Vancouver's openly gay deputy mayor, Tim Stevenson, is planning to attend the Winter Olympics in Sochi.
It's a response, he says, to Russia’s crackdown on gay and lesbian people. The Russian parliament passed a law in late June that makes it illegal to spread "propaganda for non-traditional sexual relations" to minors.
Violent attacks on gay rights activists in Russia have become "frequent," according to the human rights group Amnesty International.
And questions have been raised about how best to keep athletes and fans who support gay rights safe at the Sochi games.
Stevenson plans to meet with IOC members in Sochi to discuss gay rights and lobby for gay rights to receive more attention.
"I'm going to meet with them, hopefully, and try to convince them that the IOC needs to change its charter," he explains. "At the moment, it does not explicitly say sexual orientation in the charter and so we want to make sure [it's] an enshrined, basic human right in the charter and so I'm going over there to convince them."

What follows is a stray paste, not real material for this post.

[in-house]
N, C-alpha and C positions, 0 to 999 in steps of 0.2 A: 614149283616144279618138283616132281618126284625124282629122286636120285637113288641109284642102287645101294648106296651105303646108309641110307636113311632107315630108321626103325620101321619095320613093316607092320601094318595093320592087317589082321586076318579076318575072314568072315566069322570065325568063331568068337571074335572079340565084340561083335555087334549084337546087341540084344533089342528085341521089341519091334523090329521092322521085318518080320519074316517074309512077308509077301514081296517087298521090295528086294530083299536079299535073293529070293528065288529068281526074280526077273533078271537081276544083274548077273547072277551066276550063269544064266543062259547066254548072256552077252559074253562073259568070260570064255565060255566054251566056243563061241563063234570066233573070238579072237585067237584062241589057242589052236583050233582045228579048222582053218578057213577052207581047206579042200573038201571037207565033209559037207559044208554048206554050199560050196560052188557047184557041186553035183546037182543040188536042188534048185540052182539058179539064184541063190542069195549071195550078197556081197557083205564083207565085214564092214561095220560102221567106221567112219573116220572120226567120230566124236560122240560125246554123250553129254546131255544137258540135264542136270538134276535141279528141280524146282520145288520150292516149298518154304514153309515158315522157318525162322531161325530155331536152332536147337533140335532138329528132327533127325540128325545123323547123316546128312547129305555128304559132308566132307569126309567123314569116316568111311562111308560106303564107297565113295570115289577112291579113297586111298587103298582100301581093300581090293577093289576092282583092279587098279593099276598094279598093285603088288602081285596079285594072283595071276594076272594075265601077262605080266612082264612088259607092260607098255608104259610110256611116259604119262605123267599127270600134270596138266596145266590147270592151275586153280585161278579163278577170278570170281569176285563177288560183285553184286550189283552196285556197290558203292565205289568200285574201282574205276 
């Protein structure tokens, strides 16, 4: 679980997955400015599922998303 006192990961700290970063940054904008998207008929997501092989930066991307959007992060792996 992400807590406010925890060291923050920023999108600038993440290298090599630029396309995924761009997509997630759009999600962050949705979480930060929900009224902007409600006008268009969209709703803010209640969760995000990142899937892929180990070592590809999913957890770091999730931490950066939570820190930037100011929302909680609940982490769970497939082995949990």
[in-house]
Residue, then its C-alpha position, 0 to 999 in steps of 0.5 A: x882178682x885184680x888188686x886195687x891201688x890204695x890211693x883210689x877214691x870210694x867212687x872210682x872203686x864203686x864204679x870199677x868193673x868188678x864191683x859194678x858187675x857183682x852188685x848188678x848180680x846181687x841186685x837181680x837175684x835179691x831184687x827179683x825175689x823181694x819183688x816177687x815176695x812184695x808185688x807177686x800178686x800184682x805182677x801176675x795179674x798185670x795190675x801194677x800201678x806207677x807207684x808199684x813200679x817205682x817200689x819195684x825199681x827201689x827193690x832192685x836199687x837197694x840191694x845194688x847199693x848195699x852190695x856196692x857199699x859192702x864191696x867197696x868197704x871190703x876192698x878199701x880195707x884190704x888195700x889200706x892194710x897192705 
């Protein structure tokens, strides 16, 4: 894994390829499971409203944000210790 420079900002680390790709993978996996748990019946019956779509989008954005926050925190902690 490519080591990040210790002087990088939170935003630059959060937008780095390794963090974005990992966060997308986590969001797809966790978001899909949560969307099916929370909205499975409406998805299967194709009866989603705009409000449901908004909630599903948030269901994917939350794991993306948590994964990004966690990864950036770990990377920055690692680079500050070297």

Stevenson also plans to urge the IOC to make a 'Pride House' a permanent fixture at future Olympic Games.
"This was a safe house where GLBTQ Olympic athletes could come meet with one another, their families, their friends their supporters," Stevenson said. "But Russia has refused to allow a 'Pride House' in Sochi so I want to speak to the IOC to convince them that from here on out, there must be a 'Pride House' at every Olympics and that any city bidding for the Olympics must include a 'Pride House'."
Stevenson is concerned for his safety traveling to Russia but believes it's his obligation to go to represent Vancouver.
"We just feel that it's our responsibility as the last host city," said Stevenson. "And I'm the only openly gay councillor on our council and so, if not me, then who?"
Activists in Russia applauded Vancouver’s efforts, saying having an official gay delegate will draw attention to their cause.